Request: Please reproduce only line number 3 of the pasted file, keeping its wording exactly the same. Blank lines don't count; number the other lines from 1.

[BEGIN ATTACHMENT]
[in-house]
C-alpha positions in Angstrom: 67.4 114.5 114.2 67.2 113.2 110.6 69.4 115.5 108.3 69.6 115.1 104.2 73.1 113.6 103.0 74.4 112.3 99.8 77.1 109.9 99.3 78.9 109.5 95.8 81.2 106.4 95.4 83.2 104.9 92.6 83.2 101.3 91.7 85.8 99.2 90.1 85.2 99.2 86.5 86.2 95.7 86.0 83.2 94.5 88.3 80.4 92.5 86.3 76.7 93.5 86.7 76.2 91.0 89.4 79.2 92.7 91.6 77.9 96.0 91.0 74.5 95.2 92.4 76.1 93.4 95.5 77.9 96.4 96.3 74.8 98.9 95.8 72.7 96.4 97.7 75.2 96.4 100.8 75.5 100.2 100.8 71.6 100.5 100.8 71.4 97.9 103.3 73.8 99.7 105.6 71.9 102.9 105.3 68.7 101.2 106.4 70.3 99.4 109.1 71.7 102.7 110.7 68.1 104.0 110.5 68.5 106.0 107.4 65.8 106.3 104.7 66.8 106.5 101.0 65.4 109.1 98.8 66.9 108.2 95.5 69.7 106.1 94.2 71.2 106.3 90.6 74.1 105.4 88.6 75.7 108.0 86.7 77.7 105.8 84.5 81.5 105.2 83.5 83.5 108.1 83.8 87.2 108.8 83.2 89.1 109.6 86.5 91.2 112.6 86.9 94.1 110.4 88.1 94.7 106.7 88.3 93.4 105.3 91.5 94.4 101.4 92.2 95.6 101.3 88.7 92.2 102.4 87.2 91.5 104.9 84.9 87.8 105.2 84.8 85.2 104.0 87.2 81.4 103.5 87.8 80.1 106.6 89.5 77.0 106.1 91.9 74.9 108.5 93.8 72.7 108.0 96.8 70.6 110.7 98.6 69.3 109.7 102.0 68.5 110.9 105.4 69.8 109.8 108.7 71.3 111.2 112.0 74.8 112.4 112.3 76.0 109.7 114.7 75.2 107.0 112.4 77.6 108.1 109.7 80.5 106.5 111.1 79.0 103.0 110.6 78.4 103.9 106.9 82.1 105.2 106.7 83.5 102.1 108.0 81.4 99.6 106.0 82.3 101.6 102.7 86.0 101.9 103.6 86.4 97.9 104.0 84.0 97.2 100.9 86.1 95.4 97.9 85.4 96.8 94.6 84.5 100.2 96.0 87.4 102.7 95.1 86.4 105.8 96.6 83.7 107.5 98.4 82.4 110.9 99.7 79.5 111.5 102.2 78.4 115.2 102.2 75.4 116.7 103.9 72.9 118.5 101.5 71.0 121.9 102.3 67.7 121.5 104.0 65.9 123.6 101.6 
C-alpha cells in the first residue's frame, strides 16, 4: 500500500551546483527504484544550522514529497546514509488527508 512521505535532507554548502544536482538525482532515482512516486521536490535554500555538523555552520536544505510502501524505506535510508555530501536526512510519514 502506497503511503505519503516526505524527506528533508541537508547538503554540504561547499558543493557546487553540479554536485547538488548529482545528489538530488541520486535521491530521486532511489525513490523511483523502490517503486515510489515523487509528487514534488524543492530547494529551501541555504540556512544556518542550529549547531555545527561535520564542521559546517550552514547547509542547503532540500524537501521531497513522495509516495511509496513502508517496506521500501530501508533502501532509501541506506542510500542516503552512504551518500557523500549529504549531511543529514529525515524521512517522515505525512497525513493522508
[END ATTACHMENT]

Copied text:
C-alpha cells in the first residue's frame, strides 16, 4: 500500500551546483527504484544550522514529497546514509488527508 512521505535532507554548502544536482538525482532515482512516486521536490535554500555538523555552520536544505510502501524505506535510508555530501536526512510519514 502506497503511503505519503516526505524527506528533508541537508547538503554540504561547499558543493557546487553540479554536485547538488548529482545528489538530488541520486535521491530521486532511489525513490523511483523502490517503486515510489515523487509528487514534488524543492530547494529551501541555504540556512544556518542550529549547531555545527561535520564542521559546517550552514547547509542547503532540500524537501521531497513522495509516495511509496513502508517496506521500501530501508533502501532509501541506506542510500542516503552512504551518500557523500549529504549531511543529514529525515524521512517522515505525512497525513493522508